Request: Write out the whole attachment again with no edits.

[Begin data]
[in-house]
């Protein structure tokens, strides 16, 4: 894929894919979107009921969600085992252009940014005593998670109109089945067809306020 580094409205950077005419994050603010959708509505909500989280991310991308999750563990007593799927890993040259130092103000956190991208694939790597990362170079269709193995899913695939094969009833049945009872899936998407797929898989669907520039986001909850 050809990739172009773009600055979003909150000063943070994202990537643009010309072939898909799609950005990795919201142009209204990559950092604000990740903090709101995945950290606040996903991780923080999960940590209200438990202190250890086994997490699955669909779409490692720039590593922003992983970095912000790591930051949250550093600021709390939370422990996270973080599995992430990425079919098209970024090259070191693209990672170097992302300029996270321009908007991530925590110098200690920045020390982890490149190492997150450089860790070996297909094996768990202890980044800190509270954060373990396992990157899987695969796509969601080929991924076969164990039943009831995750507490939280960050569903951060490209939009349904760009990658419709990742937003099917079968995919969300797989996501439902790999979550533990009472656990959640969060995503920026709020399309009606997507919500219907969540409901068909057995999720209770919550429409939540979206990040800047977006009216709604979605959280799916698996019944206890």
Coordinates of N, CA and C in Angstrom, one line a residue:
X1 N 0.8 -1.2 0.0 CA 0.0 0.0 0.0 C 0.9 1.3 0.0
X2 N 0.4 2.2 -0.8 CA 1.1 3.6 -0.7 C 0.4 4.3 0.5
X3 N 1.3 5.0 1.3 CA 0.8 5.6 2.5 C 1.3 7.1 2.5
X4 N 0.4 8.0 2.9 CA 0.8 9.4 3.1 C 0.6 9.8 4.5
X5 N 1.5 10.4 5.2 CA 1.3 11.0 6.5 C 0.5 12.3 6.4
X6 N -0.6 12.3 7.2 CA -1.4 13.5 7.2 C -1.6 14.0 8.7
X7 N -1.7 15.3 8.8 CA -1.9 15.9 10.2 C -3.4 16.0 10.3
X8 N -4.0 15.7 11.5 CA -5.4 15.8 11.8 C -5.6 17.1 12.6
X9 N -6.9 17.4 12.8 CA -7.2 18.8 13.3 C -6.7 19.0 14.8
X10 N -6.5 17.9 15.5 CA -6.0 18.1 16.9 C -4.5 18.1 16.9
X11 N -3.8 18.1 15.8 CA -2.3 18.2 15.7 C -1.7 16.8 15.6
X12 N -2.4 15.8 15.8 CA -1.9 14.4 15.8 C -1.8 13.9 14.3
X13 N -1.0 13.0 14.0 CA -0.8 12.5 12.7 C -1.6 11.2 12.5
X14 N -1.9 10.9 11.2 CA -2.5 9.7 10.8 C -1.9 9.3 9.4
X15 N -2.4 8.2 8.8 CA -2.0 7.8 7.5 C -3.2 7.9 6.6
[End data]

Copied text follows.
[in-house]
């Protein structure tokens, strides 16, 4: 894929894919979107009921969600085992252009940014005593998670109109089945067809306020 580094409205950077005419994050603010959708509505909500989280991310991308999750563990007593799927890993040259130092103000956190991208694939790597990362170079269709193995899913695939094969009833049945009872899936998407797929898989669907520039986001909850 050809990739172009773009600055979003909150000063943070994202990537643009010309072939898909799609950005990795919201142009209204990559950092604000990740903090709101995945950290606040996903991780923080999960940590209200438990202190250890086994997490699955669909779409490692720039590593922003992983970095912000790591930051949250550093600021709390939370422990996270973080599995992430990425079919098209970024090259070191693209990672170097992302300029996270321009908007991530925590110098200690920045020390982890490149190492997150450089860790070996297909094996768990202890980044800190509270954060373990396992990157899987695969796509969601080929991924076969164990039943009831995750507490939280960050569903951060490209939009349904760009990658419709990742937003099917079968995919969300797989996501439902790999979550533990009472656990959640969060995503920026709020399309009606997507919500219907969540409901068909057995999720209770919550429409939540979206990040800047977006009216709604979605959280799916698996019944206890």
Coordinates of N, CA and C in Angstrom, one line a residue:
X1 N 0.8 -1.2 0.0 CA 0.0 0.0 0.0 C 0.9 1.3 0.0
X2 N 0.4 2.2 -0.8 CA 1.1 3.6 -0.7 C 0.4 4.3 0.5
X3 N 1.3 5.0 1.3 CA 0.8 5.6 2.5 C 1.3 7.1 2.5
X4 N 0.4 8.0 2.9 CA 0.8 9.4 3.1 C 0.6 9.8 4.5
X5 N 1.5 10.4 5.2 CA 1.3 11.0 6.5 C 0.5 12.3 6.4
X6 N -0.6 12.3 7.2 CA -1.4 13.5 7.2 C -1.6 14.0 8.7
X7 N -1.7 15.3 8.8 CA -1.9 15.9 10.2 C -3.4 16.0 10.3
X8 N -4.0 15.7 11.5 CA -5.4 15.8 11.8 C -5.6 17.1 12.6
X9 N -6.9 17.4 12.8 CA -7.2 18.8 13.3 C -6.7 19.0 14.8
X10 N -6.5 17.9 15.5 CA -6.0 18.1 16.9 C -4.5 18.1 16.9
X11 N -3.8 18.1 15.8 CA -2.3 18.2 15.7 C -1.7 16.8 15.6
X12 N -2.4 15.8 15.8 CA -1.9 14.4 15.8 C -1.8 13.9 14.3
X13 N -1.0 13.0 14.0 CA -0.8 12.5 12.7 C -1.6 11.2 12.5
X14 N -1.9 10.9 11.2 CA -2.5 9.7 10.8 C -1.9 9.3 9.4
X15 N -2.4 8.2 8.8 CA -2.0 7.8 7.5 C -3.2 7.9 6.6